Initially, we wanted to evaluate and confirm the antimicrobial properties of CUR. Our data is in general agreement with others, showing that concentrations around 100 μg/ml are required to inhibit cellular growth (Martins et al., 2009; Sharma et al., 2010; Khan et al., 2012), and 200 μg/ml to elicit any anti-biofilm activity (Shahzad et al., 2014). Any deviations can be accounted for in terms of variability of CUR source and purity, ratios of curcuminiods involved, and protocols used for broth microdilution method and the strains used. Given that our primary interest was in preventing C. albicans opposed to actively inhibiting and killing C. albicans then we focussed on lower sub-inhibitory concentrations of 50 μg/ml. This was driven through the translational possibility that CUR could be taken as part of a diet or supplement, so could be maintained within saliva as well as adsorbing to hard tissues and prostheses in the oral cavity. Here, we showed that ~6% of the CUR provided adsorped to the surface within 10 min. Conceptually, CUR could be delivered directly during ingestion, and then back through the blood into saliva indirectly. In Nepal and India for example, daily CUR consumption can reach up to 100 mg in Nepal and India (Shahzad et al., 2015), whereas in South Korea this may only reach 15 mg (Kwon, 2014). So delivering an antimicrobial concentration solely through a diet is not without challenges, though reaching an anti-adhesive concentration is possible. To this end we were able to demonstrate that 50 μg/ml could be readily adsorbed onto PMMA, the polymer used to construct denture prostheses. The optimized PMMA adsorbed with CUR was shown to reduce C. albicans adhesion by up to 70%, which was further reduced by 93% when a 3 min pre-treated C. albicans were inoculated on the optimized CUR adsorbed PMMA denture material. This synergized effect demonstrated that CUR has dual functionality, through surface adsorption and directly against C. albicans.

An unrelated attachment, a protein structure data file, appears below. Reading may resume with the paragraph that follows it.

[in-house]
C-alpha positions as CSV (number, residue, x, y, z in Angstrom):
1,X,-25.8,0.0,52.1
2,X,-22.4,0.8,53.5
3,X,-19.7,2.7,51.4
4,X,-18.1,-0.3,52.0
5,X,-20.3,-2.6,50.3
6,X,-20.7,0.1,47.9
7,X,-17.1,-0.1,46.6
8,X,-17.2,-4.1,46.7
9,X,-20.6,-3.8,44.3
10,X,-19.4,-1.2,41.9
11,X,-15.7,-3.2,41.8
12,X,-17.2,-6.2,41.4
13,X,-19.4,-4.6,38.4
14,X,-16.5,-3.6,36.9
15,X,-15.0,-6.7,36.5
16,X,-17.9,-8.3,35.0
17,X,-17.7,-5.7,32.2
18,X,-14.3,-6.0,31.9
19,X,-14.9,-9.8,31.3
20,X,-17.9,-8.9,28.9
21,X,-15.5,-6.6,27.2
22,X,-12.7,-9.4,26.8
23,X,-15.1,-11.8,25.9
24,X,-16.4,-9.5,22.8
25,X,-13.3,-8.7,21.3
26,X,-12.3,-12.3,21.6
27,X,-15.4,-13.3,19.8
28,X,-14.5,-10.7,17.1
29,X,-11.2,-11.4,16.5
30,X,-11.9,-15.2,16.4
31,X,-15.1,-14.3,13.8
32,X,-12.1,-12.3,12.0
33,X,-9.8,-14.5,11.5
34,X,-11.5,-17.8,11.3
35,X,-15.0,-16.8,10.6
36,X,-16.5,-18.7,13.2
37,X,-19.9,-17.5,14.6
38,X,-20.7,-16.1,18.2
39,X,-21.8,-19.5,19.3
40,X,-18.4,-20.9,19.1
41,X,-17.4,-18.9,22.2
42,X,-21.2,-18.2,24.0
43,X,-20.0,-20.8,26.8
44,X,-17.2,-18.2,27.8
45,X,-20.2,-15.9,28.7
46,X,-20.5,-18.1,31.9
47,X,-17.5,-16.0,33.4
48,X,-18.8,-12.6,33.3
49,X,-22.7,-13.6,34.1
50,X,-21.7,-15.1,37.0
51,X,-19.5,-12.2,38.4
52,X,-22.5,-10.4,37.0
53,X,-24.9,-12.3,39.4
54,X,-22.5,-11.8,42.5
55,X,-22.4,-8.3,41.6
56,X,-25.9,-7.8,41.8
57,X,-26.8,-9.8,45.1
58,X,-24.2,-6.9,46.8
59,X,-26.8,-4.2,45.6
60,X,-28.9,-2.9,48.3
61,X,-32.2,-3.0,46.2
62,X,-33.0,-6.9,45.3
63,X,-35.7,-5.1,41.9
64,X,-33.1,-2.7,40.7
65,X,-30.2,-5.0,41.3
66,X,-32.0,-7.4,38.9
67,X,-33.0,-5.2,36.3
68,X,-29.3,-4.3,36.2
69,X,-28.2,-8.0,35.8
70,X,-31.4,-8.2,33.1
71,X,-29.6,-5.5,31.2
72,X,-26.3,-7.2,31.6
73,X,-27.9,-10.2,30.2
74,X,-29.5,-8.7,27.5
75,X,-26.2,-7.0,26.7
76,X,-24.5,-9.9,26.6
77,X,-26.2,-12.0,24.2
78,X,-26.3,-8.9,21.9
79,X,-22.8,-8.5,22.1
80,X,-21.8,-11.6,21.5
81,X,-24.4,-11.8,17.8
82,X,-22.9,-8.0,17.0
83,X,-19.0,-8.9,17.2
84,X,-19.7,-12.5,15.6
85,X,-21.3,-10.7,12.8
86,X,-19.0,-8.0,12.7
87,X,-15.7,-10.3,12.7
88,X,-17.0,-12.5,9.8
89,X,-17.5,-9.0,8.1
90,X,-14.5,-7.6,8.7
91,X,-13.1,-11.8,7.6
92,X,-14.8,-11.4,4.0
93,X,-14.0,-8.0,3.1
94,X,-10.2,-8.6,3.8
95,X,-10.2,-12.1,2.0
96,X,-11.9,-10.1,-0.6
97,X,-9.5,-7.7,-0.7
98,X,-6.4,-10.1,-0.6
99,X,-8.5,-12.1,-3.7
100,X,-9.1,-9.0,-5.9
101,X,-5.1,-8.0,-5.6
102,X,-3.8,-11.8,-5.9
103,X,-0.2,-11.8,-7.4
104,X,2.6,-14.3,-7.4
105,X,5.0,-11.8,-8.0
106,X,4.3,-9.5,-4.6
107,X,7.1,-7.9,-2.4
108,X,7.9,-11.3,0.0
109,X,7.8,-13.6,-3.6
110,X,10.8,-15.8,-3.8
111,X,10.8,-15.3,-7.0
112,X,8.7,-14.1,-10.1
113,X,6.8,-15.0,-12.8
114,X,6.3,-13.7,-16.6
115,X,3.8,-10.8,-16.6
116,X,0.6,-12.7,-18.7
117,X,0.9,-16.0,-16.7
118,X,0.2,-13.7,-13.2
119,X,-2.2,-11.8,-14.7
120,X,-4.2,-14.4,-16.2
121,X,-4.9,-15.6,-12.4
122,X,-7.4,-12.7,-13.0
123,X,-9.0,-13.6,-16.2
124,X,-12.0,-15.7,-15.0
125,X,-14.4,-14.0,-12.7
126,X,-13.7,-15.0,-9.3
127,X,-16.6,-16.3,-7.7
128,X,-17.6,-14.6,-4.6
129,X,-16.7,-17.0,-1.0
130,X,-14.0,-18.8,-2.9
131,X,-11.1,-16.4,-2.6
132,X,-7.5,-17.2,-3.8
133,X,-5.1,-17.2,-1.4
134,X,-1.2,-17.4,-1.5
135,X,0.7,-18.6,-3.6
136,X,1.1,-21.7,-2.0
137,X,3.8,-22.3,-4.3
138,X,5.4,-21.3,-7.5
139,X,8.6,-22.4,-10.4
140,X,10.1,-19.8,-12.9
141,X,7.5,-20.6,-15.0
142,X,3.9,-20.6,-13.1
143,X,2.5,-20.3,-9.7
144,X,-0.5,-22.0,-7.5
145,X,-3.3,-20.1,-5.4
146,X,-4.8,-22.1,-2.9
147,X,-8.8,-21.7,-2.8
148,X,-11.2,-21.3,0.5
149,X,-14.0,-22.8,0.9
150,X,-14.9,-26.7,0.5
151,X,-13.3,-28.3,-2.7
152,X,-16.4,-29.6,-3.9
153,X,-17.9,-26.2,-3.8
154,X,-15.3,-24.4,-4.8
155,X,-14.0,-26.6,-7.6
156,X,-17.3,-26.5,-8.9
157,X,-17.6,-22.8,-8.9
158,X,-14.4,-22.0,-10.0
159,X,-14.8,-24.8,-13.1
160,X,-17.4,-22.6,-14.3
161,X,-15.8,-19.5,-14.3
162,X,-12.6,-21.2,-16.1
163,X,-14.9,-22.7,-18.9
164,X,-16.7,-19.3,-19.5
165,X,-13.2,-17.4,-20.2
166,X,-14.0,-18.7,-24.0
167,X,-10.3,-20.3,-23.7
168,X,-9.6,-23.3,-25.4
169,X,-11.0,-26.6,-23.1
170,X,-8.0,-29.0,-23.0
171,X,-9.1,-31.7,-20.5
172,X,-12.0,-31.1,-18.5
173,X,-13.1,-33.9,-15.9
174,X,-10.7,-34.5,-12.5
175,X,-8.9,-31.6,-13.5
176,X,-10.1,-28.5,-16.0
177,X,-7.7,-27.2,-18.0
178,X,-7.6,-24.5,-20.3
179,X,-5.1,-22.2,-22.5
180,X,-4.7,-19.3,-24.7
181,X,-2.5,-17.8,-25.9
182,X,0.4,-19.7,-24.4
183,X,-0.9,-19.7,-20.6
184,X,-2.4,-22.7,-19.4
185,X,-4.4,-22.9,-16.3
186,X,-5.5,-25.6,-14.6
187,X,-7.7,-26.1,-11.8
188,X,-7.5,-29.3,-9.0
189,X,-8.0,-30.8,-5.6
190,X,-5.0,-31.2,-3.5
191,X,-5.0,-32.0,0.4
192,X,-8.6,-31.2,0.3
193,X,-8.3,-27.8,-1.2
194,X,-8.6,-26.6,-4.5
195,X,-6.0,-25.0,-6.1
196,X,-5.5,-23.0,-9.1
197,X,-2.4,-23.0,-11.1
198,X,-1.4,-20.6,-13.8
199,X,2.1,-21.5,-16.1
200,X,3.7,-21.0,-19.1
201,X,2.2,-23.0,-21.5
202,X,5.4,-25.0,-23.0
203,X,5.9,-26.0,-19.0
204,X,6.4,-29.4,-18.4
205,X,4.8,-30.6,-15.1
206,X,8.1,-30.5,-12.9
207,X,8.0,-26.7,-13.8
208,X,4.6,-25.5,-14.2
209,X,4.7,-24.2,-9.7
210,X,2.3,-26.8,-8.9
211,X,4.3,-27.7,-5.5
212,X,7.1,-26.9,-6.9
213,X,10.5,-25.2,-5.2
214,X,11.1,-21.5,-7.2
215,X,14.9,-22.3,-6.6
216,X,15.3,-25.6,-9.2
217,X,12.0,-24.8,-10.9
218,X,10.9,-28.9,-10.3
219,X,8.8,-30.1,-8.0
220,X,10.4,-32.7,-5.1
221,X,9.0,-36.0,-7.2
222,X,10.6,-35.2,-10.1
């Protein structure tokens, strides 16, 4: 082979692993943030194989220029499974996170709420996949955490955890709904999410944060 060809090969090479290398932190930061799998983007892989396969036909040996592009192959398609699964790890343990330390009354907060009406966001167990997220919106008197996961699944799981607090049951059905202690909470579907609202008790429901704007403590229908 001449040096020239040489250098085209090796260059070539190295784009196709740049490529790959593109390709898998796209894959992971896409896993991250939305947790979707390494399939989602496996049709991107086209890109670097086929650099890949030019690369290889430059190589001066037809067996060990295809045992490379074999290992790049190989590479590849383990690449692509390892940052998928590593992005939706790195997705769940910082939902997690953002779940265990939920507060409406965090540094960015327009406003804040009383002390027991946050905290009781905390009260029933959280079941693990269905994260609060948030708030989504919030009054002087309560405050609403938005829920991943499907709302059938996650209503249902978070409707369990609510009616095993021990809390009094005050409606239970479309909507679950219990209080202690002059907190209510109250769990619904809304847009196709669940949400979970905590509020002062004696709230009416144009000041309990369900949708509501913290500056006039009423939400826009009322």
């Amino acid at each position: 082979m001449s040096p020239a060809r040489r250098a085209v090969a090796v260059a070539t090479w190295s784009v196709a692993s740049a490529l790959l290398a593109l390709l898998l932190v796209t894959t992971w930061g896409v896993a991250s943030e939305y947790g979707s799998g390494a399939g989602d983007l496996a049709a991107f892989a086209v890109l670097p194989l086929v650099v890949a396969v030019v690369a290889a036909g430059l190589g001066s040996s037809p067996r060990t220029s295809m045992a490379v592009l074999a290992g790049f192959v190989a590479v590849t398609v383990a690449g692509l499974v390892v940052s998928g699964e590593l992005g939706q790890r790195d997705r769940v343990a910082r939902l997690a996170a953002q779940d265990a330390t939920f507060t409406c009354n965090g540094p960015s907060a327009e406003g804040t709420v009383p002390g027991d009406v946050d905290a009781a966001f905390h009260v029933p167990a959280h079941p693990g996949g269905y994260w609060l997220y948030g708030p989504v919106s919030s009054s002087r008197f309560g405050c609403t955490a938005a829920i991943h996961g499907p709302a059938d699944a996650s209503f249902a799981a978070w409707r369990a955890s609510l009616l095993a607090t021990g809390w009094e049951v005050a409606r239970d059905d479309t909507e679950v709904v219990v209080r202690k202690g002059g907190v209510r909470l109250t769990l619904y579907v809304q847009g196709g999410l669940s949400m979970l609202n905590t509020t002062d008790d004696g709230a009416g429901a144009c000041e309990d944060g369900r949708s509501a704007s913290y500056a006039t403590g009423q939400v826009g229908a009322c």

To further understand the biological basis of the sub-inhibitory CUR effect, we undertook a series of experiments to determine its effects on the kinetics of adhesion, whilst also evaluating how its impact on different morphological forms of C. albicans. We have previously shown that other natural compounds, such as tea tree oil (TTO) derivatives and carbohydrate-derived fulvic acid (CHD-FA) affect C. albicans development depending on the stage of biofilm growth (Ramage et al., 2012; Sherry et al., 2012), therefore we reasoned that CUR could also interact with C. albicans in a similar manner. We were able to show that prolonged exposure (30 min) of C. albicans yeast cells significantly reduced its adhesive capacity onto PMMA, suggesting that CUR was able to modify its adhesive capacity in some way. We further investigated this through looking at cells grown to different stages of morphological maturation, namely Y, G, and H cells. We hypothesized that depending on the stage of growth that the cells were exposed to CUR then this may affect overall biofilm development. Indeed, we showed that all morphological forms displayed reduced overall biofilm formation, though only the 200 μg/ml significantly reduced the Y and G cells in comparison to the other concentrations. H cells were not affected in a concentration dependant manner, suggesting that CUR was more effective against immature morphological forms. Interestingly, although biofilm formation was generally inhibited compared to control levels, there was still significant biofilm remaining, again suggesting early preventative intervention was most beneficial. The major limitation of this interpretation is the sample sizes used during these analyses (Vaux, 2012). Indeed, it begs the question whether the statistical analyses are worthwhile, hence why individual data-points are presented. Nevertheless, when we look at the data in its entirety, there are certainly trends suggestive that CUR exhibits positive biological effects, though further studies are required to confirm our observations.